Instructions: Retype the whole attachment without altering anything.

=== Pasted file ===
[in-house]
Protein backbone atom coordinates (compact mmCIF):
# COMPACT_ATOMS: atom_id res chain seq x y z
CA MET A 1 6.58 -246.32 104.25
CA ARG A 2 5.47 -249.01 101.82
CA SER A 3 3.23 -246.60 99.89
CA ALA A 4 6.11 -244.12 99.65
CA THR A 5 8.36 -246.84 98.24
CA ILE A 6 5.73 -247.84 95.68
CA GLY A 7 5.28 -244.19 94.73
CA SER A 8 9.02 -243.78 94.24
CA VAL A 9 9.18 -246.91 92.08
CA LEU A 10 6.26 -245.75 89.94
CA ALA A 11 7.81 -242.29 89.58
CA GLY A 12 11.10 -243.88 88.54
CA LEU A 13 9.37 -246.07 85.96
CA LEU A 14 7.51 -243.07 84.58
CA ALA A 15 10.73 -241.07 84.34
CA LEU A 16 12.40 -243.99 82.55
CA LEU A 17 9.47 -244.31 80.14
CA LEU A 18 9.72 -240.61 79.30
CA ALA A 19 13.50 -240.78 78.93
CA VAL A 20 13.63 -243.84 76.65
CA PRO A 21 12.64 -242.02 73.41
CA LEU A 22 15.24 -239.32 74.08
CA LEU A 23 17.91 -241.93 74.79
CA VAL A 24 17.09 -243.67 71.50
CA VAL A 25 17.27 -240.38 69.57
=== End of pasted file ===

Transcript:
[in-house]
Protein backbone atom coordinates (compact mmCIF):
# COMPACT_ATOMS: atom_id res chain seq x y z
CA MET A 1 6.58 -246.32 104.25
CA ARG A 2 5.47 -249.01 101.82
CA SER A 3 3.23 -246.60 99.89
CA ALA A 4 6.11 -244.12 99.65
CA THR A 5 8.36 -246.84 98.24
CA ILE A 6 5.73 -247.84 95.68
CA GLY A 7 5.28 -244.19 94.73
CA SER A 8 9.02 -243.78 94.24
CA VAL A 9 9.18 -246.91 92.08
CA LEU A 10 6.26 -245.75 89.94
CA ALA A 11 7.81 -242.29 89.58
CA GLY A 12 11.10 -243.88 88.54
CA LEU A 13 9.37 -246.07 85.96
CA LEU A 14 7.51 -243.07 84.58
CA ALA A 15 10.73 -241.07 84.34
CA LEU A 16 12.40 -243.99 82.55
CA LEU A 17 9.47 -244.31 80.14
CA LEU A 18 9.72 -240.61 79.30
CA ALA A 19 13.50 -240.78 78.93
CA VAL A 20 13.63 -243.84 76.65
CA PRO A 21 12.64 -242.02 73.41
CA LEU A 22 15.24 -239.32 74.08
CA LEU A 23 17.91 -241.93 74.79
CA VAL A 24 17.09 -243.67 71.50
CA VAL A 25 17.27 -240.38 69.57